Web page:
By: Helga Luest and Susan Swearer, Professor with the University of Nebraska–Lincoln and Co-Director of the Bullying Research Network
A recent large study in Scandinavia links bullying and violence at work with a 46 percent increase risk for developing type 2 diabetes. The multinational study found that one in ten employees reported bullying or violence, or threats of harm at work. This is significant because the study found that certain occupations with “frequent client contact” were at higher risk: Social workers (46%), healthcare professionals (25%), and teachers (16%). All of these professionals may be present in a school setting – especially if there are school-based health or mental health centers.
How is Bullying Related?
Researchers point to adverse childhood experiences and how they may cause a unique stress response that increases the risk for diabetes. Some other responses to bullying and violence, like depression, anxiety, and difficulty getting quality sleep could contribute to diabetes risk. Comfort eating could also be a contributing factor.
In another study recently published in the Journal of Diabetes and Its Complications, found that regardless of gender, child trauma – including verbal abuse – could increase type 2 diabetes in adulthood by 57 percent. The study also pointed to some other contributing factors like physical abuse having a parent with mental health problems.
Both studies make the link between adverse childhood experiences – like bullying – and increased risk for type 2 diabetes, which makes prevention even more important. This research also shows that bullying is not just a problem for children, but can impact health across the lifespan.
School-Based Prevention that Helps
School-based approaches like social-emotional learning, empathy building, and trauma-sensitive schools all work to improve how both teachers and students feel in and about school. Everyone benefits from skills learned like understanding and managing emotions, showing empathy for others, having positive and supportive relationships, and making responsible decisions. These approaches reduce bullying by building positive relationships among students and teachers. They also improve academic success, reduce behavior problems and emotional unrest, and promote positive social behavior. This kind of culture shift not only benefits students, but teachers and other school employees as well. These stress-reducing efforts will last well into adulthood and are life-long skills that will improve health and mental health.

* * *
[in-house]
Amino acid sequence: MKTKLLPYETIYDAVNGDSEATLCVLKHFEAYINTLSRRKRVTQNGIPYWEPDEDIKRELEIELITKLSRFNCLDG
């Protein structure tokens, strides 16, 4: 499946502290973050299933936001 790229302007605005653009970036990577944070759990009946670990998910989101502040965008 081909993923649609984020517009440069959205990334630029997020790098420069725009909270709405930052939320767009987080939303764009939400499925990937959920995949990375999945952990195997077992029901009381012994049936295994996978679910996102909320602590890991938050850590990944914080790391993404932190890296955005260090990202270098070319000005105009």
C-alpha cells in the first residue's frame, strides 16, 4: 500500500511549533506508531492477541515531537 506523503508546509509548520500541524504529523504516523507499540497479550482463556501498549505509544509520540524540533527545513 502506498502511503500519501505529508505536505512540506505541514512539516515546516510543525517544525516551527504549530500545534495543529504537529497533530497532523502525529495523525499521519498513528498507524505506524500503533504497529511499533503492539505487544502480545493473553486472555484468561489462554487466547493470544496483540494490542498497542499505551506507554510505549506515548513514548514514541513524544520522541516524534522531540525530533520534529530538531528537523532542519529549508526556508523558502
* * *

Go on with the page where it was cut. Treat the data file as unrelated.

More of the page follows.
About the Author
Helga Luest currently works for a government contractor and manages a number of federal projects related to behavioral health, trauma, and violence prevention. She is currently running for Maryland State Delegate in District 18. In 2016 she was appointed to the Maryland Governor’s Family Violence Council and she serves on the U.S. Congressional Victims’ Rights Caucus Advisory Group. Helga also serves on the board of the Campaign for Trauma-Informed Policy and Practice, a national nonprofit advancing the transformation of trauma informed practices throughout the United States. In 2010 she was awarded the Congressional Unsung Hero Award for her effective advocacy work on violence prevention and response. In her free time, Helga facilitates two social media groups called Trauma Informed where advocates, survivors, researchers, and other contribute content and commentary on issues related to trauma, prevention, and resilience - on Facebook & LinkedIn.